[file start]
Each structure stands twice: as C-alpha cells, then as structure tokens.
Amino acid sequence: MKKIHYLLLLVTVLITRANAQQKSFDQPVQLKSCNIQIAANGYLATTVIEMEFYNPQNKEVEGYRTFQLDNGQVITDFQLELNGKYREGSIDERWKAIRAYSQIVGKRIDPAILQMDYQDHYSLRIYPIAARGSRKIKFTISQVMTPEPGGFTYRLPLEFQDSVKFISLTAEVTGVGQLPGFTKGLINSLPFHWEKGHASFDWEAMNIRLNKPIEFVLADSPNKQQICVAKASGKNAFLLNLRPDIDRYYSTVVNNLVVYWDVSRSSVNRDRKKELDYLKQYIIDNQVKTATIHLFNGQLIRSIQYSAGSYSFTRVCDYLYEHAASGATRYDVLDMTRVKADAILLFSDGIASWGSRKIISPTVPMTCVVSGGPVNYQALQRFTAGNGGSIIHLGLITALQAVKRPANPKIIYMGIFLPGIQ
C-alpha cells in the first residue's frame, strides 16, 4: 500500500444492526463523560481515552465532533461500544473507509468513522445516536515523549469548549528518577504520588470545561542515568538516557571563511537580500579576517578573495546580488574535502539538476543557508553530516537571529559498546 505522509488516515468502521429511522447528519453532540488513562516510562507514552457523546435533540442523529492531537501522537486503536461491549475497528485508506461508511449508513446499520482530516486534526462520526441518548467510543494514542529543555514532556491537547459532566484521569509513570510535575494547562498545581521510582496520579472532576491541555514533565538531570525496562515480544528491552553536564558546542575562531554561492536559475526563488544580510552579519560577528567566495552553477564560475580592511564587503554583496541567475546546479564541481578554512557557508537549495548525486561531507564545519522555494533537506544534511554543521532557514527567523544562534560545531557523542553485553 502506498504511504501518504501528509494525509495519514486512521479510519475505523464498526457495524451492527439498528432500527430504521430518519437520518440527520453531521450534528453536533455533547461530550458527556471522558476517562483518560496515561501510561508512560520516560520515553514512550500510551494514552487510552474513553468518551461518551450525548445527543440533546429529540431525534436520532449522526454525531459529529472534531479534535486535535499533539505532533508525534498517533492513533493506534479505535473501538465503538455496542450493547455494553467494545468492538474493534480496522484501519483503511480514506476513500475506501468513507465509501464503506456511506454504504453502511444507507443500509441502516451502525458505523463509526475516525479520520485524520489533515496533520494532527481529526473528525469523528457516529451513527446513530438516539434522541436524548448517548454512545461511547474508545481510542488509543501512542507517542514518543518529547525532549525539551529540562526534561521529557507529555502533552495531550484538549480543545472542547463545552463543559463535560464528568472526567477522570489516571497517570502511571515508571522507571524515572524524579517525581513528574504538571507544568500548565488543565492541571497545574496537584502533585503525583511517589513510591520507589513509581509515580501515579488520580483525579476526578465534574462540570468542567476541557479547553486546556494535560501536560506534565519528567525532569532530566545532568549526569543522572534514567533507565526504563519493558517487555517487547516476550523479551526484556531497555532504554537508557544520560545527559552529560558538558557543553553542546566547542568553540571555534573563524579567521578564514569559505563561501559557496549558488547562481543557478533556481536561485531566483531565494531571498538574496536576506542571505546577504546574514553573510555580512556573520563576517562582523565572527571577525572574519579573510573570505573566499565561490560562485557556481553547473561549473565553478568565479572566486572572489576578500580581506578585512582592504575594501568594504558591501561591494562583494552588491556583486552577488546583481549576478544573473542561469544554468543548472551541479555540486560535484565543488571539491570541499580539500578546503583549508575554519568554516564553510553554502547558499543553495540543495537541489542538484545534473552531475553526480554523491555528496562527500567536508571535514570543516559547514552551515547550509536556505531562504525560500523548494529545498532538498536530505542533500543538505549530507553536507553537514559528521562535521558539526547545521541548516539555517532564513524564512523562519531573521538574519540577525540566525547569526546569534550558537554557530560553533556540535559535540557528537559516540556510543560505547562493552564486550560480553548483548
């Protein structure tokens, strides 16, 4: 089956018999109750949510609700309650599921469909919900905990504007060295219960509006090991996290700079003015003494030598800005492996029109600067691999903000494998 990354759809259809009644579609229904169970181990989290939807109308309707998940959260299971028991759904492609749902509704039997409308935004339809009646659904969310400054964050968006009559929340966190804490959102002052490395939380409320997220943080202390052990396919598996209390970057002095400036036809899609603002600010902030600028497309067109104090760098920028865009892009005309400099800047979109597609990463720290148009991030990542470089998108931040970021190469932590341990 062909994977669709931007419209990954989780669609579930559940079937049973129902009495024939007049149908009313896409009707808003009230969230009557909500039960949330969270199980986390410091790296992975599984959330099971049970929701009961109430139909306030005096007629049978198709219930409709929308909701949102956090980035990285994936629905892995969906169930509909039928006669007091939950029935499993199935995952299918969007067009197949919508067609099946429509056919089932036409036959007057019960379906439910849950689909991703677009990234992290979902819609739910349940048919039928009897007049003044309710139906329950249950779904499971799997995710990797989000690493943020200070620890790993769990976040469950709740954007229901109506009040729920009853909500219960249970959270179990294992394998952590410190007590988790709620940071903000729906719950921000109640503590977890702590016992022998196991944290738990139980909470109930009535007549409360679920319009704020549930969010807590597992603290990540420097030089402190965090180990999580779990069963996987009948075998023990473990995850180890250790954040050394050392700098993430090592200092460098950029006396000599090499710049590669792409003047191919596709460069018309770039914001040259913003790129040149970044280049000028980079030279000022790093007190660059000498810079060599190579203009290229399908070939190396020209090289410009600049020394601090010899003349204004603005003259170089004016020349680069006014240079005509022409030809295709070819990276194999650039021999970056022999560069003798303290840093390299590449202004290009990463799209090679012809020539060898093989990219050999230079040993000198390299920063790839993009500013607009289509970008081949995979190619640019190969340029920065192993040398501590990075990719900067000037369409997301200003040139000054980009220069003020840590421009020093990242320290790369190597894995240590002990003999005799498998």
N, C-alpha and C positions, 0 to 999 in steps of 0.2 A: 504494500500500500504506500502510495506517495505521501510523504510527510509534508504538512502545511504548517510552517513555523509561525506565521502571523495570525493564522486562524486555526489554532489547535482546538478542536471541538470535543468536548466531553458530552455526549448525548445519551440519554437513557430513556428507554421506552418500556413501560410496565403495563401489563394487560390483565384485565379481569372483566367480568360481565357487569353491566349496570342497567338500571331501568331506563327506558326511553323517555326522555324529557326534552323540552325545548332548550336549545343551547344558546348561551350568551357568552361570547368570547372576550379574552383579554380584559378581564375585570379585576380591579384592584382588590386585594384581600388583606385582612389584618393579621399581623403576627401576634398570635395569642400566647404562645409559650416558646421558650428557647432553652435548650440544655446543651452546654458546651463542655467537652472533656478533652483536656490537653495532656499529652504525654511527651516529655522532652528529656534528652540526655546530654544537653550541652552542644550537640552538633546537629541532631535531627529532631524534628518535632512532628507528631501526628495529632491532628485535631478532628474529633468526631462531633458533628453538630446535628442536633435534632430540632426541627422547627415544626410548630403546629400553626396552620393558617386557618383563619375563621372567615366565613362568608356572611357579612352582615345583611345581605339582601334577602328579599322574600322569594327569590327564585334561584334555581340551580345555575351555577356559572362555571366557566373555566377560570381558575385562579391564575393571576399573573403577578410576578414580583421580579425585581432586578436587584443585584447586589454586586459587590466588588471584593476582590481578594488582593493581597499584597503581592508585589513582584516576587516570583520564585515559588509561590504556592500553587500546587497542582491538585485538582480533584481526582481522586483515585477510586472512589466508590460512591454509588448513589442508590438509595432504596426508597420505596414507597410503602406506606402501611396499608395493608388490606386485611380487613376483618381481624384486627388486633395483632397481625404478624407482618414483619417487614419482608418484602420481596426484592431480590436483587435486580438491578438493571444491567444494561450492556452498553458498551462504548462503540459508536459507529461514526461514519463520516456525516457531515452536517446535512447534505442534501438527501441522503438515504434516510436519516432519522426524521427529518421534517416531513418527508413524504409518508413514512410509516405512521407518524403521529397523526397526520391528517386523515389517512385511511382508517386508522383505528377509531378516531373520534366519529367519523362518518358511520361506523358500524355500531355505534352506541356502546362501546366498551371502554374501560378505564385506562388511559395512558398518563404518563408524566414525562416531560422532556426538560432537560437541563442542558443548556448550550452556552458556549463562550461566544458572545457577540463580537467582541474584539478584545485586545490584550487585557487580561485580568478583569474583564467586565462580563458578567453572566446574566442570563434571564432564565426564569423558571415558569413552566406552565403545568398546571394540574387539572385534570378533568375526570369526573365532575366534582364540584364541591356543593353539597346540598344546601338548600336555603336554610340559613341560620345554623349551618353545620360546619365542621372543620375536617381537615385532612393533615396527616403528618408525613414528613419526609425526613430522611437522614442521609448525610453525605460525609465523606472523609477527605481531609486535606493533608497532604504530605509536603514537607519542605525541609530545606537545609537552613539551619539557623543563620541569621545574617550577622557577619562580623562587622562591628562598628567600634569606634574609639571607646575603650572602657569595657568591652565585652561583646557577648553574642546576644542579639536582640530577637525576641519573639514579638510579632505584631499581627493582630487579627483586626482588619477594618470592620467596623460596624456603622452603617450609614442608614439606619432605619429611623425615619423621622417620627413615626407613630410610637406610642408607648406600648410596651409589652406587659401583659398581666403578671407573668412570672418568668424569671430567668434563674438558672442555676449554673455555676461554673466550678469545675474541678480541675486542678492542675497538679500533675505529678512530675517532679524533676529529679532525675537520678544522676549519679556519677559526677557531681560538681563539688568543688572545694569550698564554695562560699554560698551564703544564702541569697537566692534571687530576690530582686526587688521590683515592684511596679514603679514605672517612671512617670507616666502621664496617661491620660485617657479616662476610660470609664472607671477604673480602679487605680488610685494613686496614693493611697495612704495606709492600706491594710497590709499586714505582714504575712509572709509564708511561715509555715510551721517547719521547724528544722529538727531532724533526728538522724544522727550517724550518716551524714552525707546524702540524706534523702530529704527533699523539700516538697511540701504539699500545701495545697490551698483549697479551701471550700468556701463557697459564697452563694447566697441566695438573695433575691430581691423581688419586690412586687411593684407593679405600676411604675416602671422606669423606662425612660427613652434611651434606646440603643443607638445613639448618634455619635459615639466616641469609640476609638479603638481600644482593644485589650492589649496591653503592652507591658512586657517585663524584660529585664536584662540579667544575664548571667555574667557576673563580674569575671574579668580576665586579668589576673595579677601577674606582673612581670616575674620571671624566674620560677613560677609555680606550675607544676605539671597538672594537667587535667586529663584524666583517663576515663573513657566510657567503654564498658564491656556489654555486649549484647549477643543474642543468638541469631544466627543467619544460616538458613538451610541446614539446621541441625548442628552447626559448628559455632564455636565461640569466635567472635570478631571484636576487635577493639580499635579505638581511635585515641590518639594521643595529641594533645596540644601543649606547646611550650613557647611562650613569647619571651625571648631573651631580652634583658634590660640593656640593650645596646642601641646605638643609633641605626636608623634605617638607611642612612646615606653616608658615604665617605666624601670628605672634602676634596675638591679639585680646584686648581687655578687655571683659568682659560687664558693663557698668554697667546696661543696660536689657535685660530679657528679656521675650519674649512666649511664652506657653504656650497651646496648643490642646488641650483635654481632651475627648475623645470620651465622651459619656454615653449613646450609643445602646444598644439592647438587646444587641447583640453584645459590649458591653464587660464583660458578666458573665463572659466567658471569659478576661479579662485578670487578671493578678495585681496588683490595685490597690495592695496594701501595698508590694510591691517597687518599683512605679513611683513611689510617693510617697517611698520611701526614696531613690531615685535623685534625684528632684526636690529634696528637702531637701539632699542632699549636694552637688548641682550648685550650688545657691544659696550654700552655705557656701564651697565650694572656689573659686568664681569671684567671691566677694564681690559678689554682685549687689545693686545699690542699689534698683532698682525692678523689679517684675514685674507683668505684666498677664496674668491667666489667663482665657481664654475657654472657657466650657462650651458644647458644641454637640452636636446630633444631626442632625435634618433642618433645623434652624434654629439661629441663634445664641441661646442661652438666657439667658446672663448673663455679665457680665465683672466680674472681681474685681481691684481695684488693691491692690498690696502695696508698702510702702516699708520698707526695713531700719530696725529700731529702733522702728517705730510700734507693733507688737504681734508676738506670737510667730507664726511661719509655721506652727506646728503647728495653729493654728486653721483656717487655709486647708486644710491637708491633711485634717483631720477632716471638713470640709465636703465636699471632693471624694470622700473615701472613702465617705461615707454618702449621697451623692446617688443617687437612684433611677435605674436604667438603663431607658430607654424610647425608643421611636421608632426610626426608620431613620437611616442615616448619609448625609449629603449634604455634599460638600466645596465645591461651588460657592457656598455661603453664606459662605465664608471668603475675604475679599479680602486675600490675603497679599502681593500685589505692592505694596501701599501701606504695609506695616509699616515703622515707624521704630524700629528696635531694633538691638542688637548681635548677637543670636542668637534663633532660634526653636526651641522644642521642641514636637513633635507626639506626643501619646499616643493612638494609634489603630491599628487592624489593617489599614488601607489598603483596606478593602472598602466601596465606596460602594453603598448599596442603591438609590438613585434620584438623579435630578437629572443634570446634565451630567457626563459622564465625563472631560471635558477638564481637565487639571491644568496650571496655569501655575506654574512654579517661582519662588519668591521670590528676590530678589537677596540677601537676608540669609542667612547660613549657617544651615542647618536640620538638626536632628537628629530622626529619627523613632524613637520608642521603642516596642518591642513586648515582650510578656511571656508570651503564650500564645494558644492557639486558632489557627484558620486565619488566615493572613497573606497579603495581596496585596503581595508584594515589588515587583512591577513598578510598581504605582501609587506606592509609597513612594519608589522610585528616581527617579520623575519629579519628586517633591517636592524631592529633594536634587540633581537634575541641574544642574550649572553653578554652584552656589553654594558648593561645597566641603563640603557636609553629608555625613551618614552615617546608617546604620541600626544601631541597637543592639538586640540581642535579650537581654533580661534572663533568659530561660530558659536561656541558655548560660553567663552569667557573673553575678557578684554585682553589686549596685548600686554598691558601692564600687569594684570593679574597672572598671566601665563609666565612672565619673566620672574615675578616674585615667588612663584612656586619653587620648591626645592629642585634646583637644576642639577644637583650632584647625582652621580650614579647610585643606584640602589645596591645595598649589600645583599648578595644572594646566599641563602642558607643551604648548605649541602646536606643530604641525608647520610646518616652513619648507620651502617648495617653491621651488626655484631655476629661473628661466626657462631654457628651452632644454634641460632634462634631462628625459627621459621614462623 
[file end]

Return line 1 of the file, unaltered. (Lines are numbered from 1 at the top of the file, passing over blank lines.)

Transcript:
Each structure stands twice: as C-alpha cells, then as structure tokens.